In this article for JMIR, the authors explore lockdown loneliness – loneliness resulting from social disconnection as a result of enforced social distancing and lockdowns during the COVID-19 pandemic.
They also explore the role of digital technology in tackling lockdown loneliness during the pandemic.
The article suggests the most disadvantaged and vulnerable people who are more prone to lockdown loneliness are provided with access to digital technology so they can connect socially with their loved ones and others.
It says key issues such as access to and knowledge of digital technology tools must be considered and the involvement of all key stakeholders – family and friends, social care providers, and clinicians and health allied professionals – should be ensured.
Does communication skills training improve cancer care?
In this blog, Liz O’Riordan reflects on the Cochrane Review Communication skills training for healthcare professionals working with people who have cancer.
She offers her perspective as both breast surgeon and someone with recurrent breast cancer.
She speaks about her own experiences of going to clinics with 'a list of questions that I never got around to asking' and her realisation of how damaging seemingly well-chosen words can be.
Face covering exemption cards launched
The Scottish Government has produced a face covering exemption card, to support those who are unable to wear one to feel more confident and safe when accessing public spaces and using public services.
The face covering exemption card is branded with the Healthier Scotland and NHS Scotland logos under the FACTS for a Safer Scotland campaign.
A physical card can be requested from Disability Equality Scotland to wear on a lanyard or hold in a wallet, while a digital card is also available to be displayed on a phone, tablet or other device.
The move was welcomed by PIF member Asthma UK and British Lung Foundation Scotland.
Translated advice on wearing a face covering if you have a lung condition
The European Lung Foundation has now translated its advice on wearing a face covering if you have a lung condition into 11 languages.
The information, initially available in English, is now also available in languages including Arabic, Romanian and Portugese.
The advice is free to download from the ELF website.
Communicating with people with mild memory loss
In her latest blog, Helen Osborne from Health Literacy Consulting discusses how to communicate with patients with mild memory loss or other cognitive challenges.
Her tips include connecting new information to old, chunking and writing down important information.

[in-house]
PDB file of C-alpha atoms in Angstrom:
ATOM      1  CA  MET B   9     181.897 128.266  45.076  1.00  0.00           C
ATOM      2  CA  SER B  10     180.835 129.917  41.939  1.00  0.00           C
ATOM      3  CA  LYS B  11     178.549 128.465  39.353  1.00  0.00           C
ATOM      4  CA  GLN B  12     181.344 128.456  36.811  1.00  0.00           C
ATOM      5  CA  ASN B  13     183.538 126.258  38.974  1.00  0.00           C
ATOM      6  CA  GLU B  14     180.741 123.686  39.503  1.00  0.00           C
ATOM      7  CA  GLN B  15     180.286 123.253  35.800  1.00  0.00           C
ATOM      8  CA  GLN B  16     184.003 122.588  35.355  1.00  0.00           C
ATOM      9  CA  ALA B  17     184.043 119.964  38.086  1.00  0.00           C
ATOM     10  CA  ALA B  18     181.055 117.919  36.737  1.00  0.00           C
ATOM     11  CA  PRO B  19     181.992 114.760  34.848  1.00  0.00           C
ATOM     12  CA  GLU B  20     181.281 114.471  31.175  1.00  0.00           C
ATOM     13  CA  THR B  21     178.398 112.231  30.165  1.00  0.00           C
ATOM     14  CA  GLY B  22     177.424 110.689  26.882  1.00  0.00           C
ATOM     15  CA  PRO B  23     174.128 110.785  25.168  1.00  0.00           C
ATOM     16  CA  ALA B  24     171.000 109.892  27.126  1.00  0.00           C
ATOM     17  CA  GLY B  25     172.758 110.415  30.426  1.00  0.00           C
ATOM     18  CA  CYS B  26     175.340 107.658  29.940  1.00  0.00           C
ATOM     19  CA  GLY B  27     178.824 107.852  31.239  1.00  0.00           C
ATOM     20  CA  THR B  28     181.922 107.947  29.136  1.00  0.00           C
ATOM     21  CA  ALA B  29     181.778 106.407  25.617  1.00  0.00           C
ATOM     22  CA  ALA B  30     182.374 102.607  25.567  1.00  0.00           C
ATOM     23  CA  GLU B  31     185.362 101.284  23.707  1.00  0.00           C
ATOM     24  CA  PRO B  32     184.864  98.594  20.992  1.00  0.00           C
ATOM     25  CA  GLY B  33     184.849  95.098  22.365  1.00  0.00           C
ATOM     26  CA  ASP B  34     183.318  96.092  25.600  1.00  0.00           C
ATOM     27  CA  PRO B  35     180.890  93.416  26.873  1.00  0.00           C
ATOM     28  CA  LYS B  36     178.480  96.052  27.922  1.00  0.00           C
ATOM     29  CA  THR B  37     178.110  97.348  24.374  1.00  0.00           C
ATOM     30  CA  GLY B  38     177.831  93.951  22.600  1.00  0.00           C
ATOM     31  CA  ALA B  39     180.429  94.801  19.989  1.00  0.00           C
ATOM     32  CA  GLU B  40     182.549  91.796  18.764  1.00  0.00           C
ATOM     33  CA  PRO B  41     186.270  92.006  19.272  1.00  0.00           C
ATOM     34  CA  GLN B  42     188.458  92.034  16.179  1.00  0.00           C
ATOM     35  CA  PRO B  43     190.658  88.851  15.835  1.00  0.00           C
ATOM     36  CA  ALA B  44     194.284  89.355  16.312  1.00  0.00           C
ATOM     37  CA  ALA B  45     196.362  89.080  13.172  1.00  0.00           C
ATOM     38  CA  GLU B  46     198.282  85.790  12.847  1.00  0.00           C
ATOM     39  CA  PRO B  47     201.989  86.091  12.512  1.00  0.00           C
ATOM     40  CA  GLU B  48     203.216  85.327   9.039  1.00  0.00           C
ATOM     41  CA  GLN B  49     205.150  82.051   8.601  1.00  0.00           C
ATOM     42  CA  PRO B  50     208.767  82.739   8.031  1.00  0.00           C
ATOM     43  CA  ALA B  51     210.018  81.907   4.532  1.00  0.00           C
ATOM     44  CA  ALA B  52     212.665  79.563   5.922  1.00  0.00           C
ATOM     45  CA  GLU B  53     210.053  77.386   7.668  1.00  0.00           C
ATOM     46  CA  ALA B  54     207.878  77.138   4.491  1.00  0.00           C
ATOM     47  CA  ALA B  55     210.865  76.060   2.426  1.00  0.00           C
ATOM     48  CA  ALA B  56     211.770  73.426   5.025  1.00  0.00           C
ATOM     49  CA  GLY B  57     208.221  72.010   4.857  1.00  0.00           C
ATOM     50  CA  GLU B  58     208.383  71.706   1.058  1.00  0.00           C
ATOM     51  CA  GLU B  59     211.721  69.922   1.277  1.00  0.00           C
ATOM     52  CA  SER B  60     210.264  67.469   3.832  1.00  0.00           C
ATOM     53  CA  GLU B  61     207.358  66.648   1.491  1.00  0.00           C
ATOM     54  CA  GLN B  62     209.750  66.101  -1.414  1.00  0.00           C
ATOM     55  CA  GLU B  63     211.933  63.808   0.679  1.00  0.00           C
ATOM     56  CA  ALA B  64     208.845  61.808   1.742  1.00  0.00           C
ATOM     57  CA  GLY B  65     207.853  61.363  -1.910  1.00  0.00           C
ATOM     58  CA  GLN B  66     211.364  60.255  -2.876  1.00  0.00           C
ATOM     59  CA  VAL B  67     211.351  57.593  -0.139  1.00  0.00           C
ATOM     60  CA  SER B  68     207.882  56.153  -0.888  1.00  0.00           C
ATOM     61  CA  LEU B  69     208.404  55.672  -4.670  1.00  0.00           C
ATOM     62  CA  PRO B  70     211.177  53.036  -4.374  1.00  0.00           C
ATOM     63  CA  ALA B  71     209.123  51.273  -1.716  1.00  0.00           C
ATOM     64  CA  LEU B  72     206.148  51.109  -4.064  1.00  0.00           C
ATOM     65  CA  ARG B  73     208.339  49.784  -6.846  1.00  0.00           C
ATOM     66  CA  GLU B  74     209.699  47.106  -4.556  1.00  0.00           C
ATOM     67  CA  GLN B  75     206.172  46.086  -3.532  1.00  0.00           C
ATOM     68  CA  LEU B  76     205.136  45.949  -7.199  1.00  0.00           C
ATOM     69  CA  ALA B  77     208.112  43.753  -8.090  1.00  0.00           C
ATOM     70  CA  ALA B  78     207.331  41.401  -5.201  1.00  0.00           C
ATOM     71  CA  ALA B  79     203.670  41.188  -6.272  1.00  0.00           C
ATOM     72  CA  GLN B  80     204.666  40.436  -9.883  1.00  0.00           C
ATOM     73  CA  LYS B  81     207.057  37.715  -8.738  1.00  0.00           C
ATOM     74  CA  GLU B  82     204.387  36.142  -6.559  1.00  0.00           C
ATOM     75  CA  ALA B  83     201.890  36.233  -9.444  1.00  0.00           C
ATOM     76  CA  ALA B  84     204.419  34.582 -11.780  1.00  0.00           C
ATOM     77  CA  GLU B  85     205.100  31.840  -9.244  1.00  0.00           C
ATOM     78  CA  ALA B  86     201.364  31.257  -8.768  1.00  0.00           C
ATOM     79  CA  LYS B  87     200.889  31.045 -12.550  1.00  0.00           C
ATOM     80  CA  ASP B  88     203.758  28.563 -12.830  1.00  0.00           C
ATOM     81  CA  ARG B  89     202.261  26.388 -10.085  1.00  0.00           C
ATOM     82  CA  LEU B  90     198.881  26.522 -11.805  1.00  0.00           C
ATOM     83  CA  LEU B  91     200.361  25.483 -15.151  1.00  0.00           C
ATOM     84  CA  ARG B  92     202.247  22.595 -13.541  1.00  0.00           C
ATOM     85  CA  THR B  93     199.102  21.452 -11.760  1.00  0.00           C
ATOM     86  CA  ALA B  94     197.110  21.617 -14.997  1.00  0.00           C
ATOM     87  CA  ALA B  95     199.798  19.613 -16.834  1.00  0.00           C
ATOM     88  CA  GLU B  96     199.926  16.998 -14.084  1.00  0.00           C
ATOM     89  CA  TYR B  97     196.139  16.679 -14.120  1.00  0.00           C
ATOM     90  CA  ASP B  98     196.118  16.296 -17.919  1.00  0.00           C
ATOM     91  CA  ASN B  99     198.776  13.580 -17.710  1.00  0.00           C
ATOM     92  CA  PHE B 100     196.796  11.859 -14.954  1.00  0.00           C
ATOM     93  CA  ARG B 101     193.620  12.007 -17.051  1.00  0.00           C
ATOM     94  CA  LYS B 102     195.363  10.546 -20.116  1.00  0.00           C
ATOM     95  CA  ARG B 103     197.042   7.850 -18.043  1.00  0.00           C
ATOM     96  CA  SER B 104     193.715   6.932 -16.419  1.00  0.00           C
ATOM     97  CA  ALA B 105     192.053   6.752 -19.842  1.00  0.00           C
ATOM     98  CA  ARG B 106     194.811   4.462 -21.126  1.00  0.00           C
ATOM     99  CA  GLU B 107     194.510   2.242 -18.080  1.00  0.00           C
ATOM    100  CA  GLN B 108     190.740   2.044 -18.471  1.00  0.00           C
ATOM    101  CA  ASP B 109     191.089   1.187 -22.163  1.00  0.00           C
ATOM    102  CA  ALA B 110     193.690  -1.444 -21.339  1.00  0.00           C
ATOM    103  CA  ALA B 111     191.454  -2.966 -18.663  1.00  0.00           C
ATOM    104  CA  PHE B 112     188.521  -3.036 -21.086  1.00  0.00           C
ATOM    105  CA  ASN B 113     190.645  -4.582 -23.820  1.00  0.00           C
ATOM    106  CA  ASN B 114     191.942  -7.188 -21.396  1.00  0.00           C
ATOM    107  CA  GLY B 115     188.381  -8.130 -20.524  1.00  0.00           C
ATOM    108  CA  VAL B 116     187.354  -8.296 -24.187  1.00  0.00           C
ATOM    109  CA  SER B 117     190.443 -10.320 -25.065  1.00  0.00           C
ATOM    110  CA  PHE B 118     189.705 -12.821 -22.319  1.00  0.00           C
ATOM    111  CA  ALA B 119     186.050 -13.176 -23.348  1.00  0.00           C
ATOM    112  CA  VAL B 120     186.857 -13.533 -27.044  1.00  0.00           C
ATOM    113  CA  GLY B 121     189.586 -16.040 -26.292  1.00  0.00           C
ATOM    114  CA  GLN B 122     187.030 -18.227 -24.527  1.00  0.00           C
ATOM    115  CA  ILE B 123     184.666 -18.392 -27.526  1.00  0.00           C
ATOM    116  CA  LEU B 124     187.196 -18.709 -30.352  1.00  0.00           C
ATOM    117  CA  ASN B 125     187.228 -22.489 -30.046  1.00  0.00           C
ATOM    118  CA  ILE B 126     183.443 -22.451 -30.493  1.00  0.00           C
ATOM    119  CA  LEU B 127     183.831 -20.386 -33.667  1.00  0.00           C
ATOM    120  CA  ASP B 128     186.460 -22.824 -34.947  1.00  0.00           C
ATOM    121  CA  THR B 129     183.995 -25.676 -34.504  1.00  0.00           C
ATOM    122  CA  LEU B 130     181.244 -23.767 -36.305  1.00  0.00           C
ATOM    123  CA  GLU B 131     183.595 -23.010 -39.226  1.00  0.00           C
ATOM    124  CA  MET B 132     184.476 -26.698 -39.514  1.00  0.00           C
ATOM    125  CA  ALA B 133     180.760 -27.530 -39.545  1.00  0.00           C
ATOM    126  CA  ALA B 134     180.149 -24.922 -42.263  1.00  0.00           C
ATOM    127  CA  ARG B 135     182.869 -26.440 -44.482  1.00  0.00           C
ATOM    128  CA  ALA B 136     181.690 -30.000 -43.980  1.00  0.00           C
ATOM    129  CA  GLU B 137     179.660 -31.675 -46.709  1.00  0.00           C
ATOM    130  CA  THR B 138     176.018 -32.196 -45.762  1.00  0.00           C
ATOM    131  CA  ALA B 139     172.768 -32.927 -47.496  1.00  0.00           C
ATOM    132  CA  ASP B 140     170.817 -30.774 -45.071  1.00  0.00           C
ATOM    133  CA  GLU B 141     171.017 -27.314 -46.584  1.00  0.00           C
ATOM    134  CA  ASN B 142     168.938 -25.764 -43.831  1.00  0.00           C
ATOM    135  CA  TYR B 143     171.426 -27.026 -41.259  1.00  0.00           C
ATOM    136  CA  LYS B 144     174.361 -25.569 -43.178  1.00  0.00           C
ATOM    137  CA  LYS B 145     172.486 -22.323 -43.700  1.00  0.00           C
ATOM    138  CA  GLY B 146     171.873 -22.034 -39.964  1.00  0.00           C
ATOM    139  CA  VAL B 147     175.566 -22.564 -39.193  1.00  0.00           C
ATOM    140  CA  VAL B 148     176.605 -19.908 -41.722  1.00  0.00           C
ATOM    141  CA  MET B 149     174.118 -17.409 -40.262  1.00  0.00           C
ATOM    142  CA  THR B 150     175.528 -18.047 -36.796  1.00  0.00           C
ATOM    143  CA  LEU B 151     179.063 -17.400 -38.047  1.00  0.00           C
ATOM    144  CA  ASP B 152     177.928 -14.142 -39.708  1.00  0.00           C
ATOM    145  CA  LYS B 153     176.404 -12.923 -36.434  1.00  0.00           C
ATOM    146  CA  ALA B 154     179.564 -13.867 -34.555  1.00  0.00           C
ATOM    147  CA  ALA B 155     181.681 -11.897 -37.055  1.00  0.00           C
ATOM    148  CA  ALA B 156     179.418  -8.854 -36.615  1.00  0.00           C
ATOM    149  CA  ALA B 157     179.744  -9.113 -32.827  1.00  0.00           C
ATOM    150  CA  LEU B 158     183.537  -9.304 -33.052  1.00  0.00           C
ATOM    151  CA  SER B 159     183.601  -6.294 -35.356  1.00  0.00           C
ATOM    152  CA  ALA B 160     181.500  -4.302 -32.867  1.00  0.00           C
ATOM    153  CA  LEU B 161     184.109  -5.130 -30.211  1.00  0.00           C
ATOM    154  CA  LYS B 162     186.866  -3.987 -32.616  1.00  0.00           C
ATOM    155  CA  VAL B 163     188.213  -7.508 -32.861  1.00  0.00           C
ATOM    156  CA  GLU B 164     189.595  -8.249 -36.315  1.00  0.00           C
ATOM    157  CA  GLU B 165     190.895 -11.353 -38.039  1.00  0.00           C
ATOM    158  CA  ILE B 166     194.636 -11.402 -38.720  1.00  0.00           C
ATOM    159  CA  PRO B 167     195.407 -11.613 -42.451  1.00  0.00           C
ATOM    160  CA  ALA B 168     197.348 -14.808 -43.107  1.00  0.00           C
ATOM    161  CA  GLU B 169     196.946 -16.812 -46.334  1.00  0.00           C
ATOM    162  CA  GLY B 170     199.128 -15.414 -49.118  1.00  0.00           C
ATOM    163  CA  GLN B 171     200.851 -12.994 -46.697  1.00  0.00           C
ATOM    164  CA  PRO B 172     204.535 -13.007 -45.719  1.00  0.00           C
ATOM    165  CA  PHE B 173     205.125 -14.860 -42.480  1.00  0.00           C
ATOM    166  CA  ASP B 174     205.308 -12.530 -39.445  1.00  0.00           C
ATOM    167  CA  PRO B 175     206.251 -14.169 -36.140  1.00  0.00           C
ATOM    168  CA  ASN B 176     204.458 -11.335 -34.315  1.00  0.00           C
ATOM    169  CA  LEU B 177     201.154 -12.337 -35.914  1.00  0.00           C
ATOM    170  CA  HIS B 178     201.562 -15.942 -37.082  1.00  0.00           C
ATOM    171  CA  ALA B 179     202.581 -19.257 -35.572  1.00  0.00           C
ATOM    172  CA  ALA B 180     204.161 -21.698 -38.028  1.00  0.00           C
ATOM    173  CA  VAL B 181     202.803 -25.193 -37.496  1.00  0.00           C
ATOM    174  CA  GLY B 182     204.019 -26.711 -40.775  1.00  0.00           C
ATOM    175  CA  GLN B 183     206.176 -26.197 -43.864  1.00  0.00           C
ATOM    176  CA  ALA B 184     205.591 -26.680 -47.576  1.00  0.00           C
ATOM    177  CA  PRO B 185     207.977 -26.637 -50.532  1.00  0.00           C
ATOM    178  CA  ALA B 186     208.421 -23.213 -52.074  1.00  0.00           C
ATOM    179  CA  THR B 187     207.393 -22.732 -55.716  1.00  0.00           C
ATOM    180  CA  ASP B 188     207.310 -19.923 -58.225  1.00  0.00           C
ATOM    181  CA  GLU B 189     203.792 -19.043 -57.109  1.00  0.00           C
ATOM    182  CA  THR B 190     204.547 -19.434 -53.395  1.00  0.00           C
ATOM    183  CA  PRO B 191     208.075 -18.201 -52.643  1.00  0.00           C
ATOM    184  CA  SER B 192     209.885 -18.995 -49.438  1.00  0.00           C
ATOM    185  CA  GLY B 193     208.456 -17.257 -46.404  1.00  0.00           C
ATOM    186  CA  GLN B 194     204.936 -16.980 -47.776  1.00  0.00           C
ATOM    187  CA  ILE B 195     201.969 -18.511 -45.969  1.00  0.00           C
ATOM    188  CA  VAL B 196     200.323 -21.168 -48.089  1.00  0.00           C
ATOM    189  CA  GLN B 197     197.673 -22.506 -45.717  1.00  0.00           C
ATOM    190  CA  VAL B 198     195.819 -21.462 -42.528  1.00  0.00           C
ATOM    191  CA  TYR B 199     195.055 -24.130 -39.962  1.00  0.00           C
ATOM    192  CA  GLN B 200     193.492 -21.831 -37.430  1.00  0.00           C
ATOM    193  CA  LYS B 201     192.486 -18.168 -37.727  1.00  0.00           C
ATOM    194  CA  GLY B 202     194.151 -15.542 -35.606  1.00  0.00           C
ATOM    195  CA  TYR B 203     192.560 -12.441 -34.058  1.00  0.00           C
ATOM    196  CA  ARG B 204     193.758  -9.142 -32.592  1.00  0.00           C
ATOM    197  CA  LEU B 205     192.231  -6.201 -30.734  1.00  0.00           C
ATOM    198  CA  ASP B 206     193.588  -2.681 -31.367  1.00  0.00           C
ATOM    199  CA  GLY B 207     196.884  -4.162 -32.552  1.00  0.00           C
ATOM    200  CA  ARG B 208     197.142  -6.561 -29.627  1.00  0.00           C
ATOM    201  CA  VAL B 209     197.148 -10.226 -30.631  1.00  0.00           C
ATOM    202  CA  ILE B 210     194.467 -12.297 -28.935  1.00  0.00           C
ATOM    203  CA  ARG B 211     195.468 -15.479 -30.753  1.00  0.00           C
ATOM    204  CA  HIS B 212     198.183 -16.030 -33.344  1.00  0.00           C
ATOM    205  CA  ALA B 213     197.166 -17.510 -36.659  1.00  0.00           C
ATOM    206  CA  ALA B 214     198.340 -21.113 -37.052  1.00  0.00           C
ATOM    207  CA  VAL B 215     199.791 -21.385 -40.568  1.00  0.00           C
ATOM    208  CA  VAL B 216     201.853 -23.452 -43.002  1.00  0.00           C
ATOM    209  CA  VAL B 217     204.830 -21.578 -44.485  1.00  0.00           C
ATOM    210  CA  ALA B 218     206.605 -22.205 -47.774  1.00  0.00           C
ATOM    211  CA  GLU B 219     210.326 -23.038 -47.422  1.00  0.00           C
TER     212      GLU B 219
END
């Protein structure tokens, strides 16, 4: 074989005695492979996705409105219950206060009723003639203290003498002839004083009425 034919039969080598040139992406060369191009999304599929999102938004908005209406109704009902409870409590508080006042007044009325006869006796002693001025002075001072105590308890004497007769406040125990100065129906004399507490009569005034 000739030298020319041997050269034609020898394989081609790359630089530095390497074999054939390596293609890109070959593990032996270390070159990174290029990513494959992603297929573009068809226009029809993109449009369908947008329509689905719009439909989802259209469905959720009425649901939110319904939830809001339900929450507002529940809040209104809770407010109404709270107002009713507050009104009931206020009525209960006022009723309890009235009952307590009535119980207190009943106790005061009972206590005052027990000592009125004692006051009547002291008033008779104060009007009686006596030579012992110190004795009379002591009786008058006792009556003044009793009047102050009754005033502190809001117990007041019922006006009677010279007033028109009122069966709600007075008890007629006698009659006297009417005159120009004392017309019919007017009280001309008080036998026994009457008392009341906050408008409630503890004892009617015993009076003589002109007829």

Consultation: NICE reviews methods for health technology evaluation
NICE is consulting on proposed changes to its health technology evaluation.
The consultation document includes a proposal for removing the current modifier for life-extending treatments at the end of life and suggests adding alternative modifiers for disease severity and health inequalities.
It also proposes accepting a greater degree of uncertainty and risk in some circumstances.
For example, for innovative treatments or conditions where evidence generation is complex and difficult, such as rare diseases.
The methods review consultation is open until Friday 18 December.
NICE is also holding a consultation event on Wednesday 25 November, 4pm to 5pm, to discuss the proposals and answer any questions.
New Help Us, Help You resources added
Public Health England has added new free-to-download resources to its Help Us, Help You campaign.
All resources are available via the Campaign Resource Centre.
Study: Participant experience of accessing a weight management programme via group video
A study has examined whether videoconference can be used to help overcome low engagement with conventional weight management programmes.
Adults with obesity referred to an NHS dietetics service in Wales, were offered a group videoconference weight management programme as an optional alternative to in‐person groups.
Ten themes were identified, three relating to service engagement and seven relating to behaviour change facilitation.
Key themes in engagement included ‘reduced burden’, described as saving time and travel and ‘reduced threat’ as participants perceived joining a group from home as less daunting.
Despite reporting some initial technical difficulties with establishing video and audio connection, participants described beneficial peer support.
Event: Introduction to digital accessibility
AbilityNet is holding a free introduction to digital accessibility workshop on Thursday 26 November. The session will:
- Present the legal, moral and commercial case for ensuring websites, apps and documents are accessible to all
- Demonstrate how people with disabilities use assistive technology or customise their experience in order to access digital products and services
- Introduce the principles of digital accessibility and the international standards used to assess if content will be accessible to all users
For more information, and to book, click on the link below.